MIAMI Even after just one day, no matter what corner you stood on or what stretch of beach you relaxed on, from noon to dawn (and beyond), South Beach was dominated by the 16th annual Winter Music Conference.
A stroll down Washington Avenue, the area's main club drag, was peppered, as it is every year of the massive dance-music industry gathering, by a variety of enormous pounding beats cranked out of seemingly every corner. At 4 o'clock a.m. or p.m. the sound is inescapable. And for the throng of attendees (and the liberal dose of spring breakers), that's just the way they like it. Whether it's playing in a bikini boutique, a pizza joint or a taco stand/Internet cafe, the bass doesn't stop pumping.
Saturday was the conference's official opening, and a few parties went all out in their efforts to entertain and impress. Ultra Records, a New York record label that is also one of the leading dance music distributors, hosted two events that highlighted stars from across the genre's wide spectrum of styles. The first, the daytime Electronic Dance Music Festival, drew thousands to Bayfront Park in Miami proper to see such mainstays of the scene as Paul Oakenfold, LTJ Bukem, Pete Tong, Carl Cox and Christopher Lawrence spin in seven "arenas" of sound.
The megaclub Space hosted the event's nighttime continuation, with the Washington, D.C., veteran duo Deep Dish topping the bill.
Back in South Beach, a slew of top Detroit techno artists spun afternoon sets ranging from soulful to driving at an intimate outdoor-patio party that also included a barbecue. One of the few techno-fueled events of the conference's five days most parties are dominated by the crowd-pleasing rhythms of house or trance it featured such underground mainstays on the decks as Chicago producer Alton Miller, old-school Detroit vet Mike "Agent X" Clark, Detroit techno maverick and guru Terrence Parker and a set by Juan Atkins, one of the music's founders.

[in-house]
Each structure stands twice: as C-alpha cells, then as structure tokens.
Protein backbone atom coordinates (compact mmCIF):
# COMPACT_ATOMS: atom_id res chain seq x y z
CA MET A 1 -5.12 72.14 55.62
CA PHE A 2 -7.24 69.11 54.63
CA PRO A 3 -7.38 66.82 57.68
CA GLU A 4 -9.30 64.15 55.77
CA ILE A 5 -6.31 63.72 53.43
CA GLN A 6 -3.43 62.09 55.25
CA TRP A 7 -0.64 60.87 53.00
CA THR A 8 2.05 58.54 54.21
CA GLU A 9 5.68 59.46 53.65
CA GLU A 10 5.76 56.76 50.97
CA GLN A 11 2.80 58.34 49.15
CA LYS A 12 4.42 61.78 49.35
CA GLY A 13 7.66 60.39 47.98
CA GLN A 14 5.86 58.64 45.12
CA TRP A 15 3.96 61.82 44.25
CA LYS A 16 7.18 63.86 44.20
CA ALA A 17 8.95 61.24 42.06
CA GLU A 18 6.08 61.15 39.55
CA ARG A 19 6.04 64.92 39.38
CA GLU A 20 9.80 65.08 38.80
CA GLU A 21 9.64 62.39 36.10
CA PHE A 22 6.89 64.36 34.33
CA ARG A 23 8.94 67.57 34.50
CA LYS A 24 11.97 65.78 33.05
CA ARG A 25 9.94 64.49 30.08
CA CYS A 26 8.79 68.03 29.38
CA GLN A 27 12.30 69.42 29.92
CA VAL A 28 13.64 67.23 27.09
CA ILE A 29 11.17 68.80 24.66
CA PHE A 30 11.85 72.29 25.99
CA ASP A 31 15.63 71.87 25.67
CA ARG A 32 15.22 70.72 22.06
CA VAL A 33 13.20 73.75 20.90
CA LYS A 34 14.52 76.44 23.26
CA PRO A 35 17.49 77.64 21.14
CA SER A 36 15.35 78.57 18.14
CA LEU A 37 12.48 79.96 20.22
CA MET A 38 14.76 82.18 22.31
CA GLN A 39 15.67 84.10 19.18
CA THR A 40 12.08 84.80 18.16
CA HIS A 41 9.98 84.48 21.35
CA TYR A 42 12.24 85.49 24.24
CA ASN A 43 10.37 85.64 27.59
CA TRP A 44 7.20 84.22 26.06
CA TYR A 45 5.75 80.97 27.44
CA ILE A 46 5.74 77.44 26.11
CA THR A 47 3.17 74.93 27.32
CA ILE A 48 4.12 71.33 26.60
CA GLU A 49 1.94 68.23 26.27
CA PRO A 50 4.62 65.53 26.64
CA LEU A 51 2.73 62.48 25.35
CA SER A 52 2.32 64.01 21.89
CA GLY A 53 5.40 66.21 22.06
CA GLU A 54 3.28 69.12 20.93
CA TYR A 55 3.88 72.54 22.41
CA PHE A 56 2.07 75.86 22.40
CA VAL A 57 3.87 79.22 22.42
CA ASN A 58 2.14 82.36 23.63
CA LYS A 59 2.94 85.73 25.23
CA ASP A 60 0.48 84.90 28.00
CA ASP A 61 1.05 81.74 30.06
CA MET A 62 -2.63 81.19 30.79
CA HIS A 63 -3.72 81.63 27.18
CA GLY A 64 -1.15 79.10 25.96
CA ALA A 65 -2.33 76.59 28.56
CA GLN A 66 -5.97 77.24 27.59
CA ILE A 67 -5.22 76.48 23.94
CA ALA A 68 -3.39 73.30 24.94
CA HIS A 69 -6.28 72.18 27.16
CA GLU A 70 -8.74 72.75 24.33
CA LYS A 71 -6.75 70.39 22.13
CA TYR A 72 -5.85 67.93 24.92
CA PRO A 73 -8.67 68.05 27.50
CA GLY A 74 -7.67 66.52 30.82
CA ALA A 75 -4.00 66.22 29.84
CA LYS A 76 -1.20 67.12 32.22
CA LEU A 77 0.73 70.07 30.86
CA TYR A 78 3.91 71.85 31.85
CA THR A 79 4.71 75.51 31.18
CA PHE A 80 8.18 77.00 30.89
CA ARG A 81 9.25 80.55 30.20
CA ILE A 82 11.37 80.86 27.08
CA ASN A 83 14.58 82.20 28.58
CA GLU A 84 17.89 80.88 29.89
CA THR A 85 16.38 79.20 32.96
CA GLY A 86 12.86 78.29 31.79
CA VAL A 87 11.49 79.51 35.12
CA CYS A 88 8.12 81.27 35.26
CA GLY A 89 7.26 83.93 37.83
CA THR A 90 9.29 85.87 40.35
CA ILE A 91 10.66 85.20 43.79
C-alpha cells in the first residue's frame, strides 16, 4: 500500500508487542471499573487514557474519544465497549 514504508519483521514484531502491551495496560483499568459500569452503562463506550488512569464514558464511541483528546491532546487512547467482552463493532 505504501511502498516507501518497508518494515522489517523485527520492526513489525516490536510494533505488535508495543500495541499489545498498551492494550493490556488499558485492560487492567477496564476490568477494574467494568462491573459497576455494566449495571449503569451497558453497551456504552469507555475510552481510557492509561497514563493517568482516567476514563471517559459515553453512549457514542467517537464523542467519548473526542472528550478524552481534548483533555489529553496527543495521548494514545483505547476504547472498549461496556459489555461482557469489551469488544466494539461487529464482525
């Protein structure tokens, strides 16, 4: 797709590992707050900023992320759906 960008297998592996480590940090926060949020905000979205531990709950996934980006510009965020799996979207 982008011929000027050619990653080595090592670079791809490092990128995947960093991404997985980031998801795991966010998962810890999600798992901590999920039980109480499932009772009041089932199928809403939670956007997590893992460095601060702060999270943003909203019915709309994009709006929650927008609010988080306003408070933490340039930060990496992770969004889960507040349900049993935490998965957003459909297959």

Down the block later that night, club Karve was the site of a conference anomaly: a hip-hop show. Following a populist turntable set by Arizona DJ Z-Trip that incorporated such jams of yore as the Who's "Baba O'Riley" (with a slamming drum'n'bass break tossed in behind the coda) and Peter Schilling's lone '80s hit "Major Tom (Coming Home)," a couple of hip-hop ladies took over. Los Angeles singer/rapper Mystik not only hosted the event, but also took over as a between-set MC, rocking the crowd with her mix of conscious "struggle" rhymes and incisive singing. She passed the mic to Bahamadia, the Philly rapper who released the EP BB Queen last year, and she proceeded to slice and dice a 10-minute a capella rhyme before rocking a rousing set that got the crowd open.
Up the street at Crobar, one of SoBe's most popular clubs, the planned set by trance masters Sasha & Digweed was hampered by the absence of one of its members: Sasha, rumored to have sustained a recent ear injury, didn't make the trip to Miami, forcing Digweed to go the night alone.
On the open-air rooftop of South Beach's landmark Sony Building, two very different live acts performed. The Detroit Grand Pubahs, responsible for last year's goofy electro hit "Sandwiches," displayed more of their unique electro stylings. The duo's Paris the Black Fu toyed with a Vocoder, donned a shiny silver space-suit style outfit and even tapped a guest singer who resembled a half-dressed superhero, albeit one with a barrel chest and protruding gut. The Pubahs gave way to the Toronto jam band the New Deal, a trio that uses live bass, drums and keyboards to emulate and expand upon the basic tenets of house and trance.